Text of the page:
I would not offer similar objections to Disneyland’s “Haunted House,” although one might argue that ghosts fall into the same category as UFOs. After all, despite popular belief in ghosts, there is no scientific evidence for their existence either. However, the subjects differ in two regards. First, I know of no television special posing as serious documentary that has told young people that ghosts really do exist (but are being kept from us by a paranoid government). Second, the “Haunted House” is not in Tomorrowland.
This latter point is important. I first went to Disneyland in 1959, and still vividly remember the attractions that presaged future scientific and engineering developments. My later studies in physics and astronomy were inspired by the “Trip to the Moon.” The Monsanto ride through “inner space” is still a subject of praise among science educators. But “Alien Encounters"-at least to judge by the television special-is devoid of science. It seems fitter fare for Fantasyland.
This need not have been the case. Our institute, as well as organizations such as the Planetary Society, the University of California, and Ohio State University, are engaged in a serious effort using radio telescopes to find evidence for extraterrestrial civilizations. Numerous researchers, many of them within NASA, are busy trying to uncover planets around other stars. The question of whether life once existed on Mars is being actively investigated.
Not all of these research projects will bear fruit immediately. But some will. At that point “Alien Encounters” will be in striking discordance with scientific evidence. This is reminiscent of Chester Gould’s elaborate descriptions of Moon Maid and other characters in his comic strip, “Dick Tracy.” Although he never pretended to portray reality, Mr. Gould’s lunar characters were suddenly and completely upstaged when Neil Armstrong stepped onto a sterile moon in 1969.
Why Disney has chosen to ignore the real story of life in space is puzzling. In 1992, Dr. John Billingham, who then headed up the NASA project to search for extraterrestrial intelligence, was approached by Hank Robitaille about the possibility of incorporating some ideas from the NASA effort into an exhibit at Epcot Center. Nothing seems to have come of this contact. Has a decision been made to offer the sizzle instead of the steak?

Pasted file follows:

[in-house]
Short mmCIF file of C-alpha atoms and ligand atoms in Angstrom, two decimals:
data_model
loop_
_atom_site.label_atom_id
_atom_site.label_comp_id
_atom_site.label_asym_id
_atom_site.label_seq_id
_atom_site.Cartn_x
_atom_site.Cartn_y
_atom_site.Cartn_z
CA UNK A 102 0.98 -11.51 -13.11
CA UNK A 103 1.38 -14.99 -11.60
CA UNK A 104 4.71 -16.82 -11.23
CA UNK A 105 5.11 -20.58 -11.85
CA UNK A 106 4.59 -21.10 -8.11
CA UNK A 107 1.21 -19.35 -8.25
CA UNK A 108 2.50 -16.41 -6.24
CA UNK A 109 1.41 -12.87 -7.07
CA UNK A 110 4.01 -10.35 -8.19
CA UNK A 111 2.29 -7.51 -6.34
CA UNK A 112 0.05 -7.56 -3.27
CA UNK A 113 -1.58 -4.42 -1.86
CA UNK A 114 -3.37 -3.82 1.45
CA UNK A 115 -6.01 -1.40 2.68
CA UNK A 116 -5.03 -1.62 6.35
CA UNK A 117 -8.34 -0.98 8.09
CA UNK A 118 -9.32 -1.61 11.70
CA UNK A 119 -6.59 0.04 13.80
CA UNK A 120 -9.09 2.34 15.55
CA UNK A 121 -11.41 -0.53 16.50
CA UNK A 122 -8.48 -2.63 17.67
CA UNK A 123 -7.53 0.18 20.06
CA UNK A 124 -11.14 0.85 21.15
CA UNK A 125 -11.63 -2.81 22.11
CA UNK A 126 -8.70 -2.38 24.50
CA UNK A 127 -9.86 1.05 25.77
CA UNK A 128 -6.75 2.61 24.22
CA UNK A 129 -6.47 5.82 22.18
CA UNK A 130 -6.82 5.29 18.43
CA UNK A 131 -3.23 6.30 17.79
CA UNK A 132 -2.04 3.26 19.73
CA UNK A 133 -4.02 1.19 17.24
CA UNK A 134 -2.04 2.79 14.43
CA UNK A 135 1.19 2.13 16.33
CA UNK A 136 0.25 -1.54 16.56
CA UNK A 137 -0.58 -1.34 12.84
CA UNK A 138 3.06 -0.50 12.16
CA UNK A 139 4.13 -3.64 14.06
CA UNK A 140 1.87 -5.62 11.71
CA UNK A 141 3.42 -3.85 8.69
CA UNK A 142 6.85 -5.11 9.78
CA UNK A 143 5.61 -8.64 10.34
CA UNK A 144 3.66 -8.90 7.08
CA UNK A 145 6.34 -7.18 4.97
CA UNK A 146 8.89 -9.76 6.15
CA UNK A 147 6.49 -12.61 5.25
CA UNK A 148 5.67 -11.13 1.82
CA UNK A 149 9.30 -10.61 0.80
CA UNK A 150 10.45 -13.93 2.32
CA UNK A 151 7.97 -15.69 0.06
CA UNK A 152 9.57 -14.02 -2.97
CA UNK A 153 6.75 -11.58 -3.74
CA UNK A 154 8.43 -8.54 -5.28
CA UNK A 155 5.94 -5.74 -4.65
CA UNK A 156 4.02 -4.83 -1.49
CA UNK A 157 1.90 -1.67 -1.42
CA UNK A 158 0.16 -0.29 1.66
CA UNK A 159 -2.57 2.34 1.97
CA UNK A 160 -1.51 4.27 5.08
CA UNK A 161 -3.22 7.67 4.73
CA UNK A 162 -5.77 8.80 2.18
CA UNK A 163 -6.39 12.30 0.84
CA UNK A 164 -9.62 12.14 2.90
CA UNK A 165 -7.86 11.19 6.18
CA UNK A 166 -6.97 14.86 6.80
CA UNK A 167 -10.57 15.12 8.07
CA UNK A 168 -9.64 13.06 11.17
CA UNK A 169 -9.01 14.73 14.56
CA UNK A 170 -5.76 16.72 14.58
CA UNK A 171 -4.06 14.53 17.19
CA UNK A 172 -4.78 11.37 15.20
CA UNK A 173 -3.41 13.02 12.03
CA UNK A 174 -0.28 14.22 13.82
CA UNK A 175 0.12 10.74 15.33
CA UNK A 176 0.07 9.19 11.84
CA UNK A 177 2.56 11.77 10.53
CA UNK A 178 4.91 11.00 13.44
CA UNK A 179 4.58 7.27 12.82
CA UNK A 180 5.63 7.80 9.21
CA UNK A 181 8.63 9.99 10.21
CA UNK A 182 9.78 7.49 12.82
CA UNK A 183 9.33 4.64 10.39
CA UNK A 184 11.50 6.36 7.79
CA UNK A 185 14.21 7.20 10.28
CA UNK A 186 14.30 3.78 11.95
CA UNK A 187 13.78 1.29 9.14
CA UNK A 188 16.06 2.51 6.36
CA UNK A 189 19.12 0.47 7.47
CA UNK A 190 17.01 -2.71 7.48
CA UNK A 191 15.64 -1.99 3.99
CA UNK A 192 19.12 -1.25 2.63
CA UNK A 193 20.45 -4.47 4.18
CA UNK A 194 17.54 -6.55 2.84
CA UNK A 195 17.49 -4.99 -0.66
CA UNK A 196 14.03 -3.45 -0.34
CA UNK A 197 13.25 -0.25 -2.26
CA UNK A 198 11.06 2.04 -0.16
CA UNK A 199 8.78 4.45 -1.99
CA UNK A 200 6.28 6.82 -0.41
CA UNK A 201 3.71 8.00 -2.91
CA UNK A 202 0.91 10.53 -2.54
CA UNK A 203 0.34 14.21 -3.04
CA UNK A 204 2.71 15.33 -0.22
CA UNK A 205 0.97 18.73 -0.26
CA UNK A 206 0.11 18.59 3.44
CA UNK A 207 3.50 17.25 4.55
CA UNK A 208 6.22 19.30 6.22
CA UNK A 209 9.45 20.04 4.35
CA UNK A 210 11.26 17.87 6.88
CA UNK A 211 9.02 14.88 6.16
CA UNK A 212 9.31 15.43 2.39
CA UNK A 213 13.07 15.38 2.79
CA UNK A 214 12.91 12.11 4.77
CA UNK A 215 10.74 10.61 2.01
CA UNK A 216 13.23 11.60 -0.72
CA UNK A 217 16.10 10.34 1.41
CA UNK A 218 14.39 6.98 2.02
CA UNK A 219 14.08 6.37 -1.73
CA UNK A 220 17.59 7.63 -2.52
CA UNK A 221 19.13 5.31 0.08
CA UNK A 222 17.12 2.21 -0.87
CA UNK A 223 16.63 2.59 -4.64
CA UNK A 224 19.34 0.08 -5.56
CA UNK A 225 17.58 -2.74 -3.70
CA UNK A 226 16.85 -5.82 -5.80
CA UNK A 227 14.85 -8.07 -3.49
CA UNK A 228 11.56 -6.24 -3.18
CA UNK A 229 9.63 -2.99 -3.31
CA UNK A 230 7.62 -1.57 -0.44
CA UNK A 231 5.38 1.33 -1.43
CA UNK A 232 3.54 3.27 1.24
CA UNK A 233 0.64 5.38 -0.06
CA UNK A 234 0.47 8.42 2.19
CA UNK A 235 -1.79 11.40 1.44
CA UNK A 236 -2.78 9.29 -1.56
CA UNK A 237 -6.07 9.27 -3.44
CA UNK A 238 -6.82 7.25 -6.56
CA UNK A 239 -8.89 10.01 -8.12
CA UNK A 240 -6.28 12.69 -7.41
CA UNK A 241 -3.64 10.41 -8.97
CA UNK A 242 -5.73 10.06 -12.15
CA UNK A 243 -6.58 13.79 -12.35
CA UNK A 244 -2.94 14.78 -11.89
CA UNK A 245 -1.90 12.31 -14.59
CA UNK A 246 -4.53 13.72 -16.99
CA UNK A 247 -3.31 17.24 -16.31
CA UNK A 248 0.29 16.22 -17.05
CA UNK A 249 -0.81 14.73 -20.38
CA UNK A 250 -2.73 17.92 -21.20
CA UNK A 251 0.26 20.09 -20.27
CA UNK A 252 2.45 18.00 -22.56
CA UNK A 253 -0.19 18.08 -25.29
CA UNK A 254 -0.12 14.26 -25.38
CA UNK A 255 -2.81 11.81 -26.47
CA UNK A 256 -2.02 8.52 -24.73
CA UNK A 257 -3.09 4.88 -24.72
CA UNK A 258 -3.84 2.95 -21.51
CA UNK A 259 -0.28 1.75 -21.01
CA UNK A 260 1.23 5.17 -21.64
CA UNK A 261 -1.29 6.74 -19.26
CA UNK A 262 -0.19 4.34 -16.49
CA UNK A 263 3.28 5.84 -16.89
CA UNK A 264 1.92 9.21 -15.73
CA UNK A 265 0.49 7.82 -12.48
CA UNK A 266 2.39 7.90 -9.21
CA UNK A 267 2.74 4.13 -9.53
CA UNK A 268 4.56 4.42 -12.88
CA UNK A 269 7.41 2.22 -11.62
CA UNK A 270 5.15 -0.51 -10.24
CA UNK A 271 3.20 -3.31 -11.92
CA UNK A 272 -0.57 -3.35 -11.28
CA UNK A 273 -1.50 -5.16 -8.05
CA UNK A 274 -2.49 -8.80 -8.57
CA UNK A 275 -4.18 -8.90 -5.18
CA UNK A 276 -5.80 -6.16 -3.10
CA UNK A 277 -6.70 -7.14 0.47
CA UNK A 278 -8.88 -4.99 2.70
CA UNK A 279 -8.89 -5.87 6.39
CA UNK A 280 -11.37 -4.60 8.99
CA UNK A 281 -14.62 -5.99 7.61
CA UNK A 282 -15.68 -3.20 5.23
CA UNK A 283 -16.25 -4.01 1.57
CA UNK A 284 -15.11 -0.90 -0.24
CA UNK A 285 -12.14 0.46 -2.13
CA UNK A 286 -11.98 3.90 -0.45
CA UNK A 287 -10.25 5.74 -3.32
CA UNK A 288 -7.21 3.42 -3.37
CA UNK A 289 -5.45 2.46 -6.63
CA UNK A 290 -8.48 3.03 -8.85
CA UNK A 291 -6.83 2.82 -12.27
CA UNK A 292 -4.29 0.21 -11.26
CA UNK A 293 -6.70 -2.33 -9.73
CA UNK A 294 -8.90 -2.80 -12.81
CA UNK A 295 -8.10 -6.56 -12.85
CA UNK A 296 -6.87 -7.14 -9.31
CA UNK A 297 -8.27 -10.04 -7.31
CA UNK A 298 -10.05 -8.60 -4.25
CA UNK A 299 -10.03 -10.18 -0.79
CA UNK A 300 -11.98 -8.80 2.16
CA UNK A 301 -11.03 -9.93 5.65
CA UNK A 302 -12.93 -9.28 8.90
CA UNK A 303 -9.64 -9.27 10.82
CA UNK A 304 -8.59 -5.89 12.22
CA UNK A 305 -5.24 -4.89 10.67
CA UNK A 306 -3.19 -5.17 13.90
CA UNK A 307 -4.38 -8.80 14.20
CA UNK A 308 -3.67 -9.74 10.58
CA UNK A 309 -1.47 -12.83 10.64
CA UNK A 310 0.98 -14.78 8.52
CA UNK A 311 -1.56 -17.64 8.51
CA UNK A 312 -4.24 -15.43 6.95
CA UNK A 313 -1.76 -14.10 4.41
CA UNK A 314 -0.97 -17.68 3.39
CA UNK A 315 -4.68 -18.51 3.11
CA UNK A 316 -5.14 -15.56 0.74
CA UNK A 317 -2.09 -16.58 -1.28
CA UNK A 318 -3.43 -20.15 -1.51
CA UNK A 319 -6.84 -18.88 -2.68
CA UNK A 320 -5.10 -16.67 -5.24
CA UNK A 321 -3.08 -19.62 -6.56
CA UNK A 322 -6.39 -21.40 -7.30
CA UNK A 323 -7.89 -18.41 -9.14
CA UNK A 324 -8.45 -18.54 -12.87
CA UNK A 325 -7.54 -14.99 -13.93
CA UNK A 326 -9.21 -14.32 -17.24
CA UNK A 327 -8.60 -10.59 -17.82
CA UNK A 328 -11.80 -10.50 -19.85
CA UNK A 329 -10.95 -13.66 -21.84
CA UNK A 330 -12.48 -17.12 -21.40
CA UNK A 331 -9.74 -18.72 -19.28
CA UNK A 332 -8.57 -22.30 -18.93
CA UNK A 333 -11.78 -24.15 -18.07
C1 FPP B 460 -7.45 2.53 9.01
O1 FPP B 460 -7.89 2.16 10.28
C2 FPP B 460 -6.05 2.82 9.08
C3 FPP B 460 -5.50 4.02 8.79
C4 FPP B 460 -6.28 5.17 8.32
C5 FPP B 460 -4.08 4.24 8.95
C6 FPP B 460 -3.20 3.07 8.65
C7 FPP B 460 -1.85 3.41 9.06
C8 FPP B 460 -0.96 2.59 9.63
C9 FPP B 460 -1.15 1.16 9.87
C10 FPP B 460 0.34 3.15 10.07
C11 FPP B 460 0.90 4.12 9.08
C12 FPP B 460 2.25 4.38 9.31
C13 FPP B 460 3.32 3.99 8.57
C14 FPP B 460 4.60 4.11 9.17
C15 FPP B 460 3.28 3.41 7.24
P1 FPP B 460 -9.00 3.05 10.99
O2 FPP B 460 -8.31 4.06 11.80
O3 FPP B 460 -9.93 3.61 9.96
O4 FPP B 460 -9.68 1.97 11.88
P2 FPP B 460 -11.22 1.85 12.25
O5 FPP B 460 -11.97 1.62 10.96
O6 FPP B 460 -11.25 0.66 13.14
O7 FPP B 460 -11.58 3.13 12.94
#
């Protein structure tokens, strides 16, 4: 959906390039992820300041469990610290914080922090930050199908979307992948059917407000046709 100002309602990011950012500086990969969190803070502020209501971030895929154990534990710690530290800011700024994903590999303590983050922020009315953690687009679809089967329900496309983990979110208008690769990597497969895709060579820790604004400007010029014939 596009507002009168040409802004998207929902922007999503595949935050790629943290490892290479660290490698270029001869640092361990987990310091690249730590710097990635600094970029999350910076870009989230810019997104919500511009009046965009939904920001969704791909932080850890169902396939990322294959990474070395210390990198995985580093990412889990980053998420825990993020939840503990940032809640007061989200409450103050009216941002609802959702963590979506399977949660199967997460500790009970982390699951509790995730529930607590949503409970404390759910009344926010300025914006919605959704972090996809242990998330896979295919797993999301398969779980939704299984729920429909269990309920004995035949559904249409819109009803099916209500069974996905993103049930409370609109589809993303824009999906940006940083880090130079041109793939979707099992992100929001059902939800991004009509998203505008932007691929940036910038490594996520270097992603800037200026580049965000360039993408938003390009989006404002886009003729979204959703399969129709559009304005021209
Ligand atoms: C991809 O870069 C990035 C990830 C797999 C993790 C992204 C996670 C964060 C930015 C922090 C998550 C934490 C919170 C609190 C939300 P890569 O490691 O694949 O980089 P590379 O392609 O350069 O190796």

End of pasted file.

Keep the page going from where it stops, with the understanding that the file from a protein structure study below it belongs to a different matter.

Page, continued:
I had hoped that a company that has been so closely identified with responsible-even educational-products such as the award-winning Living Desert, might wish to offer kids something better. The search for extraterrestrial intelligence is accessible science, not the arcane research of theoretical physics or abstruse mathematics. The ideas and the consequences can be appreciated by school children and the lay public. Our institute has developed very successful curriculum materials that capitalize on children’s natural curiosity about E.T. to introduce them to basic concepts in astronomy, biology, and geology. It is no great surprise to find that kids are interested in science when it is presented as exciting discovery.
In closing, let me emphasize that my concern is not with the imaginative aspects of “Alien Encounters.” After all, even Albert Einstein noted that in research, imagination is more important than knowledge. But imagination alone should not be sold as science, especially when the science is every bit as interesting as the fantasy. Slimy critters intent on human abduction are no more than ciphers for the real civilizations that might be scattered among the half-trillion stars of our galaxy. You should at least temper your skewed presentation of contact with cosmic inhabitants by mentioning the scientific attempts to answer one of the most enduring questions ever posed by human-kind: Are we alone in the universe? Kids love fantasy, but in matters of discovery nothing rivals the power of fact.
Dr. Seth Shostak